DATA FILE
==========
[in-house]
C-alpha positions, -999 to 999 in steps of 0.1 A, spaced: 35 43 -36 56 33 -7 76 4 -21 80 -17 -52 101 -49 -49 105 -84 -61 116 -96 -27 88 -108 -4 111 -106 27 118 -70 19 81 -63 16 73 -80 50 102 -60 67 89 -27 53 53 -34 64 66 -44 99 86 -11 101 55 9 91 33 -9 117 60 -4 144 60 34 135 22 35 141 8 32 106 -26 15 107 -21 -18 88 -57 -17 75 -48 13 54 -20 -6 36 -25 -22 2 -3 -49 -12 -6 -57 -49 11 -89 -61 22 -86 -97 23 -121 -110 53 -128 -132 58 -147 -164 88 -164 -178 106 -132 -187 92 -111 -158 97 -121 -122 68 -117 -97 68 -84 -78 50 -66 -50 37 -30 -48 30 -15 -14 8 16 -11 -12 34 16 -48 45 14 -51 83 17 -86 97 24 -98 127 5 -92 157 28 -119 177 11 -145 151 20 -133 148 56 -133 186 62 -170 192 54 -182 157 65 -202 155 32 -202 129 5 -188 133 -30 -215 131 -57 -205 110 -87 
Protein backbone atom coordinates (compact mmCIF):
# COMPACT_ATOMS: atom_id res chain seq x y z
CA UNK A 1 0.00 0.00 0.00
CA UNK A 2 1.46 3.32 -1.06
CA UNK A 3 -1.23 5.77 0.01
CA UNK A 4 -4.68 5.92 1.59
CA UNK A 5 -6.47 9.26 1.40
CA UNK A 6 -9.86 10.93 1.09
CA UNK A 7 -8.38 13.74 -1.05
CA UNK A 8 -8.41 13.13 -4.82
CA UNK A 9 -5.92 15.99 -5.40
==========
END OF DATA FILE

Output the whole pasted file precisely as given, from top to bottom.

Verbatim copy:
[in-house]
C-alpha positions, -999 to 999 in steps of 0.1 A, spaced: 35 43 -36 56 33 -7 76 4 -21 80 -17 -52 101 -49 -49 105 -84 -61 116 -96 -27 88 -108 -4 111 -106 27 118 -70 19 81 -63 16 73 -80 50 102 -60 67 89 -27 53 53 -34 64 66 -44 99 86 -11 101 55 9 91 33 -9 117 60 -4 144 60 34 135 22 35 141 8 32 106 -26 15 107 -21 -18 88 -57 -17 75 -48 13 54 -20 -6 36 -25 -22 2 -3 -49 -12 -6 -57 -49 11 -89 -61 22 -86 -97 23 -121 -110 53 -128 -132 58 -147 -164 88 -164 -178 106 -132 -187 92 -111 -158 97 -121 -122 68 -117 -97 68 -84 -78 50 -66 -50 37 -30 -48 30 -15 -14 8 16 -11 -12 34 16 -48 45 14 -51 83 17 -86 97 24 -98 127 5 -92 157 28 -119 177 11 -145 151 20 -133 148 56 -133 186 62 -170 192 54 -182 157 65 -202 155 32 -202 129 5 -188 133 -30 -215 131 -57 -205 110 -87 
Protein backbone atom coordinates (compact mmCIF):
# COMPACT_ATOMS: atom_id res chain seq x y z
CA UNK A 1 0.00 0.00 0.00
CA UNK A 2 1.46 3.32 -1.06
CA UNK A 3 -1.23 5.77 0.01
CA UNK A 4 -4.68 5.92 1.59
CA UNK A 5 -6.47 9.26 1.40
CA UNK A 6 -9.86 10.93 1.09
CA UNK A 7 -8.38 13.74 -1.05
CA UNK A 8 -8.41 13.13 -4.82
CA UNK A 9 -5.92 15.99 -5.40